Universities accused of ‘misleading’ Dáil committee over financial affairs

DIT president regrets not providing committee with ‘highly critical’ report of managment failures

Senior officials from several colleges appeared before the Dáil’s Public Accounts Committee to answer questions over unauthorised severance packages, conflicts of interest and poor corporate governance.

Senior officials from several colleges appeared before the Dáil’s Public Accounts Committee to answer questions over unauthorised severance packages, conflicts of interest and poor corporate governance.

 

University officials have been accused of misleading an Oireachtas committee over the way they run their financial affairs.

Senior officials from colleges including University of Limerick, DIT and University College Cork appeared before the Dáil’s Public Accounts Committee on Thursday to answer allegations over unauthorised severance packages, conflicts of interest and poor corporate governance.

Committee chairman Seán Fleming TD said a failure by officials at University of Limerick (UL) to provide full information over severance packages to date was “extraordinarily disturbing”.

Officials at the university had previously told education authorities that severance packages to two staff – worth €231,000 and €220,000 – were paid as a result of employment relationships breaking down.

However, UL went on to re-employ both individuals as consultants for a further three years for a total of €180,000 and €189,000 respectively.

A senior university official told a sitting of the Public Accounts Committee last March that the college had broadly complied with good practice relating to these payments.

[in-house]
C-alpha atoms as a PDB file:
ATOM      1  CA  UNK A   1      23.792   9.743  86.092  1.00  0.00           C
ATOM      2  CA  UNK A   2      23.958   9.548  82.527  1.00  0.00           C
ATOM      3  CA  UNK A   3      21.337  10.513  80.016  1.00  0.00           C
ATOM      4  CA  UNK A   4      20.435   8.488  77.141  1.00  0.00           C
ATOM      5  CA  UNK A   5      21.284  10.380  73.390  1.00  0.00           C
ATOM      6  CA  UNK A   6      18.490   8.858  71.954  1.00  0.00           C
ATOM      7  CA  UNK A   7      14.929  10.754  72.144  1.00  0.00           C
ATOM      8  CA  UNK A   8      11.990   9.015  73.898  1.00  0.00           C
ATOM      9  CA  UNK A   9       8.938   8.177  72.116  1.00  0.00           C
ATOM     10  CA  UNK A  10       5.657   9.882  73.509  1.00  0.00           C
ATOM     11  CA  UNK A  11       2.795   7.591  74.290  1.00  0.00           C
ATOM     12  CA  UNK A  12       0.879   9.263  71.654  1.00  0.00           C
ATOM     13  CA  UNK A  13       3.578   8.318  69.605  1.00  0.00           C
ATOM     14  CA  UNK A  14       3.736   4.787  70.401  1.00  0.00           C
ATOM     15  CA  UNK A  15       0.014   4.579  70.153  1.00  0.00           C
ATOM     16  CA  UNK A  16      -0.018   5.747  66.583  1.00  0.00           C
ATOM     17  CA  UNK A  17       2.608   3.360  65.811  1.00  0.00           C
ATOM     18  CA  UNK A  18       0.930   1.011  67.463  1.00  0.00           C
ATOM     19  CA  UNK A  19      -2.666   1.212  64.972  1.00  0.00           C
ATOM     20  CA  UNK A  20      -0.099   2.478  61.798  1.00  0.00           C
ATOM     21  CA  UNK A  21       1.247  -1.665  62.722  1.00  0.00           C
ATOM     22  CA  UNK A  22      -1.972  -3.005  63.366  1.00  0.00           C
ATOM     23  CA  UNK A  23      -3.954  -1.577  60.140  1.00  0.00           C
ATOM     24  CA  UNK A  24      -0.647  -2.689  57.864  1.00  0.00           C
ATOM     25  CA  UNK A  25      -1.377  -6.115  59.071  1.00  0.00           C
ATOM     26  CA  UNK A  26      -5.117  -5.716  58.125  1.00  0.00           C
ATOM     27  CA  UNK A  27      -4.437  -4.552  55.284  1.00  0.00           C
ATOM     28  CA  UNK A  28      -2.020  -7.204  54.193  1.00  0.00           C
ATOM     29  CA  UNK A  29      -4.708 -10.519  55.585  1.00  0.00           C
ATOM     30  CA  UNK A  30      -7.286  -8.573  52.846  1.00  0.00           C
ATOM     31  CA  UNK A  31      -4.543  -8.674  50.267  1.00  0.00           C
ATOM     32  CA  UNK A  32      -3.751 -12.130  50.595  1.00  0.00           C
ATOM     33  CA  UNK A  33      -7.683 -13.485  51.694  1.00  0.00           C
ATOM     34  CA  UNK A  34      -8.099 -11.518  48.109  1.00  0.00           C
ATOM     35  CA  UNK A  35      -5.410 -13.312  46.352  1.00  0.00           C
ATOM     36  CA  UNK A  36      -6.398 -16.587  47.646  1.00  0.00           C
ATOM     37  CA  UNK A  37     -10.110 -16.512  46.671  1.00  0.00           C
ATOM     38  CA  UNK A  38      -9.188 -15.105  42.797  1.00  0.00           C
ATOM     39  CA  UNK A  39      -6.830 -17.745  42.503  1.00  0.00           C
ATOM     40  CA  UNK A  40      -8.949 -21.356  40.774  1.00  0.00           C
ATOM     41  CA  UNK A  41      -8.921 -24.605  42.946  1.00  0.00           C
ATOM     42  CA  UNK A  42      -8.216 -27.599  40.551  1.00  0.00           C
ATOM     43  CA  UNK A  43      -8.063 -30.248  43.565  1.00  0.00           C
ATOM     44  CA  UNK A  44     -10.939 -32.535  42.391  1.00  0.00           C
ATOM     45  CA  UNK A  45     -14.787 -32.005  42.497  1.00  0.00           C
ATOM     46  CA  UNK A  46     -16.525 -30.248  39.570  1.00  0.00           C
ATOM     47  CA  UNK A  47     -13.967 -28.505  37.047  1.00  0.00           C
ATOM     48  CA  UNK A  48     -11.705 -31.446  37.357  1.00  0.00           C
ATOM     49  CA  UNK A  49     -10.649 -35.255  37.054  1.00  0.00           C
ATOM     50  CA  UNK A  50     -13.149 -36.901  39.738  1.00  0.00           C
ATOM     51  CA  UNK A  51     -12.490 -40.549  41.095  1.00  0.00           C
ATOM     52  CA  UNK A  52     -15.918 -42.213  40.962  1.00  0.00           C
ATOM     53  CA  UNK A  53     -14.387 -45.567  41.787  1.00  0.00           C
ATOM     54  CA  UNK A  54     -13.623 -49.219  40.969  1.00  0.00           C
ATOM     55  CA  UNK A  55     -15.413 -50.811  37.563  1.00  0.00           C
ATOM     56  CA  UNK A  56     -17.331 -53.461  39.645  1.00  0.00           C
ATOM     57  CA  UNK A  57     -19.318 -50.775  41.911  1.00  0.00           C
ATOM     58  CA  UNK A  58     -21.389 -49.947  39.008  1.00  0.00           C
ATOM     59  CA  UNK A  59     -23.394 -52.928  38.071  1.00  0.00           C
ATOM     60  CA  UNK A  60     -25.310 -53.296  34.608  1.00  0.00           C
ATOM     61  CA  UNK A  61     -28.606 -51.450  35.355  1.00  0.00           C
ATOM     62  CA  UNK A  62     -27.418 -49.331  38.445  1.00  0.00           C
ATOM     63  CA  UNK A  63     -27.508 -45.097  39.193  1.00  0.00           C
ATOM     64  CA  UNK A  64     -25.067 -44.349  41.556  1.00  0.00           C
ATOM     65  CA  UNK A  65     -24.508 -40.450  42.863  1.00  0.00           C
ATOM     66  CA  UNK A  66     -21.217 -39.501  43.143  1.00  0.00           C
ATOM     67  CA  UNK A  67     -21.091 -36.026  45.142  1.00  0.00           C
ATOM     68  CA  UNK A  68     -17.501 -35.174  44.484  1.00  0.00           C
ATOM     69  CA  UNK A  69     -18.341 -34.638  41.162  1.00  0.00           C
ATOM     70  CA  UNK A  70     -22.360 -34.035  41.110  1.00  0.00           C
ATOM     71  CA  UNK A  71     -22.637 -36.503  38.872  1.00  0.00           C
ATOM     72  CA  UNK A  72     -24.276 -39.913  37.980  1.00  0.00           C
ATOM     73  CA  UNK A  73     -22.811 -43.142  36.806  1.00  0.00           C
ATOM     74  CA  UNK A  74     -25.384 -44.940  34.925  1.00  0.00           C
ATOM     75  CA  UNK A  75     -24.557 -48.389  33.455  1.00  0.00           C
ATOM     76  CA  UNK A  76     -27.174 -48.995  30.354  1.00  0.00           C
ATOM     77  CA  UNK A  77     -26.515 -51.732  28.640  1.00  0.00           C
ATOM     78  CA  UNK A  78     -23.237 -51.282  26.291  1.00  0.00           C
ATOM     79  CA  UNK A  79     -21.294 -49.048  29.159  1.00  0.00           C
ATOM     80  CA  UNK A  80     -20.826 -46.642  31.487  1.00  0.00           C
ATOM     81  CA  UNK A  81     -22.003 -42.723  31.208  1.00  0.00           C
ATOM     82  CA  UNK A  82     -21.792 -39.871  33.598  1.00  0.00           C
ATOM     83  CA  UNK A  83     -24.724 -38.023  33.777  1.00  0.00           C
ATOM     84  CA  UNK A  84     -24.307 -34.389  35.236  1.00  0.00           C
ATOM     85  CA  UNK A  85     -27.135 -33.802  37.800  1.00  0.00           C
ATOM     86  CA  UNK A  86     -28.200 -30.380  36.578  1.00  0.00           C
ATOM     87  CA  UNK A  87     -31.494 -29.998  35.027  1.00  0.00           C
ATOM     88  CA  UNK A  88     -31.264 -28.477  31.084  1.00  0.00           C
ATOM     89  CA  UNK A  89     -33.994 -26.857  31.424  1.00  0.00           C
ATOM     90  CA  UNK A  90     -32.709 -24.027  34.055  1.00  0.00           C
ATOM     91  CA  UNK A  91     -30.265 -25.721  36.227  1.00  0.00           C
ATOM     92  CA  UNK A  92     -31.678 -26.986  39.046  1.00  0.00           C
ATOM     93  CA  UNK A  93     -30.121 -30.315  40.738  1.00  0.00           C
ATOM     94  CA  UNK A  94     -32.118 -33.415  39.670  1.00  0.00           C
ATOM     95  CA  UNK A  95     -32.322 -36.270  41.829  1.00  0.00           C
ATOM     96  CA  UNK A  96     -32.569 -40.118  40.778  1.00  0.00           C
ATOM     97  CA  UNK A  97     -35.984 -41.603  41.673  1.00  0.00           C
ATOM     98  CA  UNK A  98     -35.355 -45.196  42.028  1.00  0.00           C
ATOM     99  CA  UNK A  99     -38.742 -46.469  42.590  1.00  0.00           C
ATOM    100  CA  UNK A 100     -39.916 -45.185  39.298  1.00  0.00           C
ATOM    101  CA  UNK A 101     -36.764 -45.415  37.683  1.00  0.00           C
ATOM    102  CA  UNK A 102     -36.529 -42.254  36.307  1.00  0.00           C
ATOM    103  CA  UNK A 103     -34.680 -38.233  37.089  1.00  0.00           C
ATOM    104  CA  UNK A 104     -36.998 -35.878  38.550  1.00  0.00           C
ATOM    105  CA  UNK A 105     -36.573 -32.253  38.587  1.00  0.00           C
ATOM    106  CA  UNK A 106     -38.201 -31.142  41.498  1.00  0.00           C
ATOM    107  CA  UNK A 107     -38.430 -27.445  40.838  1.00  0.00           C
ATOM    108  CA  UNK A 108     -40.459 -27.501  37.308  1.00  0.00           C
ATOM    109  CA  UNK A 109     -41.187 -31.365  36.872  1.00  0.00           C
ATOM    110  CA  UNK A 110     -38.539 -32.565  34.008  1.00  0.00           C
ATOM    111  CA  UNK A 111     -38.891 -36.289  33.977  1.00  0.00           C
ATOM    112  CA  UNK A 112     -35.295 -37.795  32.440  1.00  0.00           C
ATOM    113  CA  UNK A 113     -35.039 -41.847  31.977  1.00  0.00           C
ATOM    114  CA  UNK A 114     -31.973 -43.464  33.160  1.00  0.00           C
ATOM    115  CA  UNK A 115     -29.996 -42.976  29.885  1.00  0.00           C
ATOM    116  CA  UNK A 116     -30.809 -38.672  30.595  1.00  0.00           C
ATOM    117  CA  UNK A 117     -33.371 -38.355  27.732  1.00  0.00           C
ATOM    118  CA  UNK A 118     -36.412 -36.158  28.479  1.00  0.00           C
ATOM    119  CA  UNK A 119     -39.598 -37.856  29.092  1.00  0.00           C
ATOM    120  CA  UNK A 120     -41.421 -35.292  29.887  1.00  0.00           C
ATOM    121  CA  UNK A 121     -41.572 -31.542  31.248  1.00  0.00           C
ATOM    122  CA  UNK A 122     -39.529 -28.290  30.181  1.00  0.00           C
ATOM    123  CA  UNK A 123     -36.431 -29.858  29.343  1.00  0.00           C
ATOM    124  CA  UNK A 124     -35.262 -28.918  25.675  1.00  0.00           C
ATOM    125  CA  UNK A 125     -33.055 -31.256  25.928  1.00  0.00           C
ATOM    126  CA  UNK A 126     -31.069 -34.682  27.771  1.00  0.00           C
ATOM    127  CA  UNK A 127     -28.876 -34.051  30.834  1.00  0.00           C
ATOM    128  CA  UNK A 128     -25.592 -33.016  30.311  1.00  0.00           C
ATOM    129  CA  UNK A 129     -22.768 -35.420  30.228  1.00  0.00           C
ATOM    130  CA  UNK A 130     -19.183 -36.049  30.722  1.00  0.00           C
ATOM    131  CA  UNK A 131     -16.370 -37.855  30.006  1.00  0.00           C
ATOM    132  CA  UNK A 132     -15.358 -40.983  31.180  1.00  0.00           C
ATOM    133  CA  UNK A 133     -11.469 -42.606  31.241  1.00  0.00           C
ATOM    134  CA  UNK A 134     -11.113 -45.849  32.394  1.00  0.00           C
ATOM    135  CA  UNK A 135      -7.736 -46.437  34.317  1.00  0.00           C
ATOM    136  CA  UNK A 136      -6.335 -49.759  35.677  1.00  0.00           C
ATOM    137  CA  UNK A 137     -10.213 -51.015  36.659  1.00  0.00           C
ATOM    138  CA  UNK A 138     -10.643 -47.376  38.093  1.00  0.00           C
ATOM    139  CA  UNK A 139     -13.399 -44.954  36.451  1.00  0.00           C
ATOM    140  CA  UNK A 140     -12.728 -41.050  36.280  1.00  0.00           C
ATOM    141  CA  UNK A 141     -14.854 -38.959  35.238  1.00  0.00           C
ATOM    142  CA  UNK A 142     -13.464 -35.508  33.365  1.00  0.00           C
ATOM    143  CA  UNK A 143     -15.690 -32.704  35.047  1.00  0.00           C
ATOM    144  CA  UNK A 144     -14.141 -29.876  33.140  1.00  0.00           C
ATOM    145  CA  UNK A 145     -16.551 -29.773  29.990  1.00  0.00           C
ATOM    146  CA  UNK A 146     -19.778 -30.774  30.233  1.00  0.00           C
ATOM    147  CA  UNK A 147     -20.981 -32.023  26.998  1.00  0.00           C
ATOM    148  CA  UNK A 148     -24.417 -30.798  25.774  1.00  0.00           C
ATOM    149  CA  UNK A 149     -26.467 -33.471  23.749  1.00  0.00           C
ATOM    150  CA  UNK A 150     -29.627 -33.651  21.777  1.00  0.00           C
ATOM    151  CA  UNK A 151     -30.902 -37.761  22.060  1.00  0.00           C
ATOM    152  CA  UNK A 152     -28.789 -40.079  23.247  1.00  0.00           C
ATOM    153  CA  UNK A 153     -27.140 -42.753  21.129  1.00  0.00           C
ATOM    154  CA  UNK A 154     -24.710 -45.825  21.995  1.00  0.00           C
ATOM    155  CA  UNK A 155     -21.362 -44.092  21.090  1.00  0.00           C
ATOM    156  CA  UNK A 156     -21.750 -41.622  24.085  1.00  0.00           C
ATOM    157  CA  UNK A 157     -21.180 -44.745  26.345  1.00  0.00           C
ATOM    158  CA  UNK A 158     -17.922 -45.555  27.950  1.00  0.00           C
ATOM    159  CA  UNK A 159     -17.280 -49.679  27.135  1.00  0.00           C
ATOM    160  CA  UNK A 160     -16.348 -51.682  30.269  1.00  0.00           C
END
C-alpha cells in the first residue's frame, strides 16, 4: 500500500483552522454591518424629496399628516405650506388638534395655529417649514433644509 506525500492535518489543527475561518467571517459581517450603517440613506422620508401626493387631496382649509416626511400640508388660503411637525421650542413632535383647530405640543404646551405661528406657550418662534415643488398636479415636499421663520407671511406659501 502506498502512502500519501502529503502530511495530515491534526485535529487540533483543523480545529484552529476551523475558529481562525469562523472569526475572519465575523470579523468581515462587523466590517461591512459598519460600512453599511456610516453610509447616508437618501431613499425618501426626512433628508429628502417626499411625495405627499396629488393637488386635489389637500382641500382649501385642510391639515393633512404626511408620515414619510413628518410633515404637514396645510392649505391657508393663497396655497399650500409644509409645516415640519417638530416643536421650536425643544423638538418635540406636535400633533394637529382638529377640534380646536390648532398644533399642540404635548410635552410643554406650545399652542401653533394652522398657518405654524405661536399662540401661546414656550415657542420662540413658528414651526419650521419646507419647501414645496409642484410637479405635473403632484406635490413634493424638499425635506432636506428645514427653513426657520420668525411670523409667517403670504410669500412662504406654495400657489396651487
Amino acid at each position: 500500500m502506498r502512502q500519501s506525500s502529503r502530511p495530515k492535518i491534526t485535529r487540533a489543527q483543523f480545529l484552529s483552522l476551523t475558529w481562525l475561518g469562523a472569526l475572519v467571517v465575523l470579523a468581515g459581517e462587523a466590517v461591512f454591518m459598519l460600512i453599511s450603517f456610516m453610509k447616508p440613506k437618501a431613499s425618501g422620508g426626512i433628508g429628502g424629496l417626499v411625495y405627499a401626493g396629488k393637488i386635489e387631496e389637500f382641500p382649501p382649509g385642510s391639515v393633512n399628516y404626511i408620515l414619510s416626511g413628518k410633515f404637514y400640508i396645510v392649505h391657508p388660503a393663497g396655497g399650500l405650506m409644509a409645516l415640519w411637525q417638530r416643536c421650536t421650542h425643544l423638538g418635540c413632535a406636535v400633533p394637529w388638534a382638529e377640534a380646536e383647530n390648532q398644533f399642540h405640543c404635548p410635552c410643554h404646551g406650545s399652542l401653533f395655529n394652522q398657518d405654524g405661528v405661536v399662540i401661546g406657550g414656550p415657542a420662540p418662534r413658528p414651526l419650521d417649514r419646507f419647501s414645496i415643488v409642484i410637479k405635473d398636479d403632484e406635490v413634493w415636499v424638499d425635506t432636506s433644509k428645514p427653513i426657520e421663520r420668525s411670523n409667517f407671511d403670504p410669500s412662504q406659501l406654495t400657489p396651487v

However, a report by the Comptroller and Auditor General had found the sums were significantly in excess of standard rates and had not followed best practice.

Concerns

Sinn Féin TD Mary-Lou McDonald said she was alarmed at the college’s failure to provide complete answers over the way taxpayers’ money was being spent.

“The committee has been misled, deceived, whatever. The Department of Education, ditto. The Comptroller and Auditor General has been left with incomplete information. That’s quite something,” she said.

The committee also heard that just over €90,000 was spent by UL on engraved Cross pens, Bulova watches and silver medallions from a shop linked to a member of the university’s governing authority.

The payments, reported in an RTÉ Investigates programme last month, were issued by the university’s head of human resources, Tommy Foy, to Tadgh Kearney’s Jewellers on Thomas Street in Limerick city. Mr Kearney is a member of the university’s governing authority.

In response to questions from committee members, UL’s recently-appointed president, Prof Des Fitzgerald, said there were conflict of interest issues which will be examined when an internal audit and external investigation are completed.

Sanctions

When asked if any sanctions would follow for individuals, he said he would take the “appropriate steps” when full information is available following both investigations.

Prof Fitzgerald also apologised to the committee for incomplete information that has been provided over severance payments.

He said the record had been corrected and he pledged to deal comprehensively with all allegations of misconduct facing the university.

DIT was also also accused of misleading the committee in its explanations over losses of more than euro700,000 relating to an academic journal supplier which went bankrupt.